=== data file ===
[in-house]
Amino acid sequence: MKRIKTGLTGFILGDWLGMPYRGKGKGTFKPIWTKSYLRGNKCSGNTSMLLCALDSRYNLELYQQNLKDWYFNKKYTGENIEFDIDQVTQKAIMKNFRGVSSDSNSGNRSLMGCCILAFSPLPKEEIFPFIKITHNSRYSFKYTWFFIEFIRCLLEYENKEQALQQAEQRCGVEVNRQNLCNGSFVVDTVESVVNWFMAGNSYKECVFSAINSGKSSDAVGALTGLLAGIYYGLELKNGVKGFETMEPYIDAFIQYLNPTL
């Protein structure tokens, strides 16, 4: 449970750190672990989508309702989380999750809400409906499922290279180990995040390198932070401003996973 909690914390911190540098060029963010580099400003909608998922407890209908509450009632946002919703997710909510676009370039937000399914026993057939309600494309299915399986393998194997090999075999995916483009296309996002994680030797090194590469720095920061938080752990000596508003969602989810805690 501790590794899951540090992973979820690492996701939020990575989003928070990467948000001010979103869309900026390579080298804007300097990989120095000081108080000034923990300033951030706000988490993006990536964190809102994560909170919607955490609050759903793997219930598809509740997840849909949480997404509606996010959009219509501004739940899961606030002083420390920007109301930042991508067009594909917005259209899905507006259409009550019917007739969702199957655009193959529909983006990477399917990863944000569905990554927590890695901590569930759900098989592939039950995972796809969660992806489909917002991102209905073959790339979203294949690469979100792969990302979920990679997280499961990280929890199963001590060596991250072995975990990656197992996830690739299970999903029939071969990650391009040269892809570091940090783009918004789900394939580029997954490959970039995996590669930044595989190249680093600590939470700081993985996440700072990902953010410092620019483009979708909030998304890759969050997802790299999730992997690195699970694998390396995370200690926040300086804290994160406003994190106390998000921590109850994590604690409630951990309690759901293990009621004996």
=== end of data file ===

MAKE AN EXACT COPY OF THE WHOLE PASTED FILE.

[in-house]
Amino acid sequence: MKRIKTGLTGFILGDWLGMPYRGKGKGTFKPIWTKSYLRGNKCSGNTSMLLCALDSRYNLELYQQNLKDWYFNKKYTGENIEFDIDQVTQKAIMKNFRGVSSDSNSGNRSLMGCCILAFSPLPKEEIFPFIKITHNSRYSFKYTWFFIEFIRCLLEYENKEQALQQAEQRCGVEVNRQNLCNGSFVVDTVESVVNWFMAGNSYKECVFSAINSGKSSDAVGALTGLLAGIYYGLELKNGVKGFETMEPYIDAFIQYLNPTL
């Protein structure tokens, strides 16, 4: 449970750190672990989508309702989380999750809400409906499922290279180990995040390198932070401003996973 909690914390911190540098060029963010580099400003909608998922407890209908509450009632946002919703997710909510676009370039937000399914026993057939309600494309299915399986393998194997090999075999995916483009296309996002994680030797090194590469720095920061938080752990000596508003969602989810805690 501790590794899951540090992973979820690492996701939020990575989003928070990467948000001010979103869309900026390579080298804007300097990989120095000081108080000034923990300033951030706000988490993006990536964190809102994560909170919607955490609050759903793997219930598809509740997840849909949480997404509606996010959009219509501004739940899961606030002083420390920007109301930042991508067009594909917005259209899905507006259409009550019917007739969702199957655009193959529909983006990477399917990863944000569905990554927590890695901590569930759900098989592939039950995972796809969660992806489909917002991102209905073959790339979203294949690469979100792969990302979920990679997280499961990280929890199963001590060596991250072995975990990656197992996830690739299970999903029939071969990650391009040269892809570091940090783009918004789900394939580029997954490959970039995996590669930044595989190249680093600590939470700081993985996440700072990902953010410092620019483009979708909030998304890759969050997802790299999730992997690195699970694998390396995370200690926040300086804290994160406003994190106390998000921590109850994590604690409630951990309690759901293990009621004996």